An era of online accounts and passwords…
As you all know I have been striving to teach about climate change in an empowering way, empowering the kids to understand the science, and also empowering them to see that what they do can make a positive difference. As part of the latter piece, we are participating in a challenge offered through the Green Ninja program. The Green Ninja program is a project is based at San Jose State University and includes faculty from the College of Science, College of Humanities and the Arts, and Spartan Film Studios. The challenge is to reduce our home energy use as a class. I’ve written more about this below, in the summary section. What I want to mention here is that in order to track their energy use and participate in the challenge, each child logged on to: http://www.greenninja.org/energytracker/ and created an account and password. No personal details were shared beyond the child’s name (and even that could be a pseudonym). I encouraged them to choose a password that they had not used for any other account and that was easy to remember. Those who had their paper power bills with them started entering their daily home energy use from 1/29/16-3/29/16. Our conservation period started on Wednesday, March 30. For those who no longer have paper bills, you can log on to your PG & E account (or create an account) to see your household energy use each day. I showed the kids my account so they could see how to navigate to the usage page. Yes, this is another online account with another password…but it is a pretty cool site. Here’s the link to register, if you’d like: https://m.pge.com/index.html#registration. If you don’t want to set up an online connection with PG & E, your child can find the daily energy use graph on their the monthly paper bill.
I spent part of last summer searching for a way to do the yearbook so that the kids could have direct access to their pages enabling them work by themselves or in teams to design their own layouts. The best option I came up with is a company called TreeRing. It appears that the kids will be able to be much more involved in the layout and the company also plants a tree for each book sold. Each family will purchase their book directly from TreeRing and the cost will be much lower than last year (about $20). I was hoping that we would all be able to share photos without each of us having to create a separate login, but no such luck. If you have any photos you took of the kids this year that you think they might like to use for the yearbook, you’ll need to create an account for yourself. Actually, I think that even if you are just interested in purchasing a yearbook, you need to create an account. All the kids will need to create accounts so that they can work on their individual and group pages. I have set up a folder for each field trip we took and for each student. This should allow the kids to share photos they’ve taken of each other as well. I am not planning on using the TreeRing layouts (which seem a little hokey to me). Instead we will create our own in class. In addition, it looks like each child will have a double page spread that will be unique to their yearbook. This seems like an opportunity to include more photos from your child’s year of homeschooling outside of class time. When you set up your account, you will be prompted to purchase the book, add “memories”, “bling” and “signatures”. I advise you just to click the “Next” button at the bottom of each screen to bypass it all. If you’re in the mood to add photos that you’ve taken during class or field trips, great! Just click the “Add Photos” icon and transfer them to appropriate folders. If you’d like advice on how to do this from Google Photos, then I can send you the tutorial I created to use with the kids when we return from break. In order to meet the deadline, we will need to hit the ground running with this project when we return from break.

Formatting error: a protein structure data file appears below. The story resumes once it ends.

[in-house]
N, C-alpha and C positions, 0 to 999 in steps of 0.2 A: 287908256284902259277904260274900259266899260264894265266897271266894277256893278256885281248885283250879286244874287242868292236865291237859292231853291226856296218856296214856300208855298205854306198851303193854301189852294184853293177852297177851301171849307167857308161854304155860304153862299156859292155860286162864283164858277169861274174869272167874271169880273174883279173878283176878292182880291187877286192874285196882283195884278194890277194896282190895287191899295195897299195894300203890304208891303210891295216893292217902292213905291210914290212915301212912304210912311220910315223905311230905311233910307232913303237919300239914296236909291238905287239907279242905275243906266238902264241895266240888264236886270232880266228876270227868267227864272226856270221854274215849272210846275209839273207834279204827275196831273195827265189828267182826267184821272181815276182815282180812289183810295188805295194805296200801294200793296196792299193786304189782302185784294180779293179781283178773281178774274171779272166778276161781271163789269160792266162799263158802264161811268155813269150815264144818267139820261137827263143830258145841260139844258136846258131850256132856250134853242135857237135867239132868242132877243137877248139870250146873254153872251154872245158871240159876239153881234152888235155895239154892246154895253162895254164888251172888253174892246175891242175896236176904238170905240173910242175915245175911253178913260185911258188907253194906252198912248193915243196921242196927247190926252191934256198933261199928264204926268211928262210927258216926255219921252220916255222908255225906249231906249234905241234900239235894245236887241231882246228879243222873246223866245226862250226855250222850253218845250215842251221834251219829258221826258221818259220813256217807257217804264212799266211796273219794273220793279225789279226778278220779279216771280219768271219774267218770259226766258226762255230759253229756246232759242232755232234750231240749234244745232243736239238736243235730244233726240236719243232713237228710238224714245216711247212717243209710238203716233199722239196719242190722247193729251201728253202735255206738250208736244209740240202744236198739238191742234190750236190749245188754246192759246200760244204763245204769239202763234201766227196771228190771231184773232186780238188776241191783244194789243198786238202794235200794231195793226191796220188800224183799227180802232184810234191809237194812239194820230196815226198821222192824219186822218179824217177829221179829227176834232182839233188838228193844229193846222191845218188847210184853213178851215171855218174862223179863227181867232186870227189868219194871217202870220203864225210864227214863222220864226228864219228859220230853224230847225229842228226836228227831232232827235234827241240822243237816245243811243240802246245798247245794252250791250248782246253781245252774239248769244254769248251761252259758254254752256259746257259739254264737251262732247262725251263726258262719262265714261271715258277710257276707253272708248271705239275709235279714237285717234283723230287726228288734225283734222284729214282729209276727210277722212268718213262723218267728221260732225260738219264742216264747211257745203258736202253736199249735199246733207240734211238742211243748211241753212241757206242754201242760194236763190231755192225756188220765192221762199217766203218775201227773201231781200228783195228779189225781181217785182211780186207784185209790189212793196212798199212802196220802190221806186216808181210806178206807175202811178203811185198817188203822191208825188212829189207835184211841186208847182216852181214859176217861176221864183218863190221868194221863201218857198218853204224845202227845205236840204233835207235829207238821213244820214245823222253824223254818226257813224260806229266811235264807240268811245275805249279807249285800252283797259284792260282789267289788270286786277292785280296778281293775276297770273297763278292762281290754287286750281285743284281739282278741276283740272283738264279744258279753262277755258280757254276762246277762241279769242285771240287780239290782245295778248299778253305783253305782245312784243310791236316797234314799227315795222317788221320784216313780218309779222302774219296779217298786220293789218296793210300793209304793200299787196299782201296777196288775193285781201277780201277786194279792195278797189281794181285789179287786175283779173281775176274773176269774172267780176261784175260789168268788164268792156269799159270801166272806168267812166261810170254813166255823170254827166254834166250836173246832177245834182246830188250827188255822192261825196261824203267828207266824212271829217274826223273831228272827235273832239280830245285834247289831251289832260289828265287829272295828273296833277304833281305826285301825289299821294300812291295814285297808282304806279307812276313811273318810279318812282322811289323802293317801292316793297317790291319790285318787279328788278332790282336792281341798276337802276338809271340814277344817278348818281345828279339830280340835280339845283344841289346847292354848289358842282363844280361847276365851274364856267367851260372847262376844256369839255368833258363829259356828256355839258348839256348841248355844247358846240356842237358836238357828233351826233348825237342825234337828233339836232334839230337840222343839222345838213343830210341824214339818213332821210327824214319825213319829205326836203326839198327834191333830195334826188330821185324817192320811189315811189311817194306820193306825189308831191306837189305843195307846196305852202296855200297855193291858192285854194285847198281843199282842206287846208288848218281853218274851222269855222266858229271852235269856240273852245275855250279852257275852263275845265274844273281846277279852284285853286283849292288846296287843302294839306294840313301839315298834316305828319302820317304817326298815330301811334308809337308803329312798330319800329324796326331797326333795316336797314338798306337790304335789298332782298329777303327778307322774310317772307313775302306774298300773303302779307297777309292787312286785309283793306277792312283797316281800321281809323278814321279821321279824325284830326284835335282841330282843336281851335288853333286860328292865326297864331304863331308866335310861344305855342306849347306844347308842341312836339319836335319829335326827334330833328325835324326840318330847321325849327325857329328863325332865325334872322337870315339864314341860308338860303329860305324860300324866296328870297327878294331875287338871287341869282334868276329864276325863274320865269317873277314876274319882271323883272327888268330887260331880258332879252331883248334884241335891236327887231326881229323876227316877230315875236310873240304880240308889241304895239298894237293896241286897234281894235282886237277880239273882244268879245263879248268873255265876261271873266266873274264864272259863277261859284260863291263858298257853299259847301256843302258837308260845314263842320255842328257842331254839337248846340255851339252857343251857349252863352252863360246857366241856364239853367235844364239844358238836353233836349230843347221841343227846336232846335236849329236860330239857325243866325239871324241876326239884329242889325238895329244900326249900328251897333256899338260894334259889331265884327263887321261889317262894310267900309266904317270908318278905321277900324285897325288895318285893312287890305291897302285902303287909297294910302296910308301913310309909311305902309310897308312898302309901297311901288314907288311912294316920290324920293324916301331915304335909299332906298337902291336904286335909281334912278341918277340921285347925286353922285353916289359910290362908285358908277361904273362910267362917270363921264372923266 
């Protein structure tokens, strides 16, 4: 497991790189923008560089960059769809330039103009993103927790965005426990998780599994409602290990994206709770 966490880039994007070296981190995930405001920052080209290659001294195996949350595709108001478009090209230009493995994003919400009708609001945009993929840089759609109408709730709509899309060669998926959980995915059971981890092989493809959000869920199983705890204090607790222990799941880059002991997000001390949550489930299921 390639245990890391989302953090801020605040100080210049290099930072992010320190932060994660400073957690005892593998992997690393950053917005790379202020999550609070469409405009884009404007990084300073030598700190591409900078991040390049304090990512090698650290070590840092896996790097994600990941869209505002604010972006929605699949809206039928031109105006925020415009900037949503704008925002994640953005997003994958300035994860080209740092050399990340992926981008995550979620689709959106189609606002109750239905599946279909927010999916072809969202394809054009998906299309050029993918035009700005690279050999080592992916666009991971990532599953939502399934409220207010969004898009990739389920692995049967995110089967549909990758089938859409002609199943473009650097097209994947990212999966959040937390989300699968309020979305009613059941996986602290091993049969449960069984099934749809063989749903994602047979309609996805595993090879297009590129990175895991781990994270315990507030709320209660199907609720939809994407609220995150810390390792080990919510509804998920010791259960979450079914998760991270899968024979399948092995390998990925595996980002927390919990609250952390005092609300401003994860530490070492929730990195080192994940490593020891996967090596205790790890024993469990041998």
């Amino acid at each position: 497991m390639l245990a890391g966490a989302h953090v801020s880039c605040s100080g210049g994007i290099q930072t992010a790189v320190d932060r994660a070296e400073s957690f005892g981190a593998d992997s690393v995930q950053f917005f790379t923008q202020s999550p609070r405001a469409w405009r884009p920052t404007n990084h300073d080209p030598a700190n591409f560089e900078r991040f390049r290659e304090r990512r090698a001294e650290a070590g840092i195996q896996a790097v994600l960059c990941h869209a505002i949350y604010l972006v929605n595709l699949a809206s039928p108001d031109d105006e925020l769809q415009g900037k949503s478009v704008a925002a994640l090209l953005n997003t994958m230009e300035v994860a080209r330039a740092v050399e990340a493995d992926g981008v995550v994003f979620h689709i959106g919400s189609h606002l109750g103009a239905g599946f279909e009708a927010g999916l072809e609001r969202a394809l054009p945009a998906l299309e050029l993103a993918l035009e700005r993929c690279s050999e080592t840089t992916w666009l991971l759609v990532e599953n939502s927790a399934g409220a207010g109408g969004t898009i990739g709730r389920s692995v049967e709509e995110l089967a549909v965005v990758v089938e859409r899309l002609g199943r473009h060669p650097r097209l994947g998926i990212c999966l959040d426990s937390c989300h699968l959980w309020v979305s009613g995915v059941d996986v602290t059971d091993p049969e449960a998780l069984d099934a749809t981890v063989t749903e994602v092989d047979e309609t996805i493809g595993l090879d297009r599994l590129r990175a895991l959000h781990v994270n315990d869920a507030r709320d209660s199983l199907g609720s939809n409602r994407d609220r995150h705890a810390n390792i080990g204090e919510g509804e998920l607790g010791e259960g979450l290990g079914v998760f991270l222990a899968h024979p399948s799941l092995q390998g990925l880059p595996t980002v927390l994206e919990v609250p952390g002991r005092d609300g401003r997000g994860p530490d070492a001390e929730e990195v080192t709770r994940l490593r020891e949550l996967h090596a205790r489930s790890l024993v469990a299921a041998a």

I do apologize for all of this online account making. It is unpleasant and time-consuming, but seems like the best way to do some of these things that we want to do.
Despite all of the to-dos I just gave you, I do hope that you can enjoy some unscheduled restful and fun family time during the break. I look forward to seeing you again the week of April 11.
Coast Redwood Middle School
Month 8 Attendance Paperwork Due 4/15.
Writing Study Hall with Lou: Tuesdays, 2:30pm-4:00pm, at the Fall Creek office (aka The Annex).
Math Study Hall with Aaron Shaw: Wednesdays, 2:15pm-4:00pm.
Ukulele Club Meetings: Thursday, 4/14, 4/28, 5/12, 2:15pm-3:15pm: Budapest, Riptide, Don’t Worry, Be Happy. Practice strums.
Spring Break: April 4-8. I hope you have a wonderful break.
SBAC Testing: During class time, mostly in the mornings on 4/20, 4/21, 4/27 & 4/28.
Next Book Club Meeting: Thursday, 2:15pm-3:15pm, 4/21: SKY JUMPERS #2: THE FORBIDDEN FLATS by Peggy Eddleman.
Next CRMS Parent Meeting: Thursday, 4/28, 2:15pm-3:30pm.
Summary of Class Activities:
Fe Fi Fo Fum: We attended the Quail Hollow Homeschool play performance this week. The kids did a great job. It was fun to see siblings and others that we know in the play. It was also very nostalgic for the 8th grade CRMS kids who performed in that play when they were BC Homeschool students. It is always great to see live theatre!
PE: Banana Tag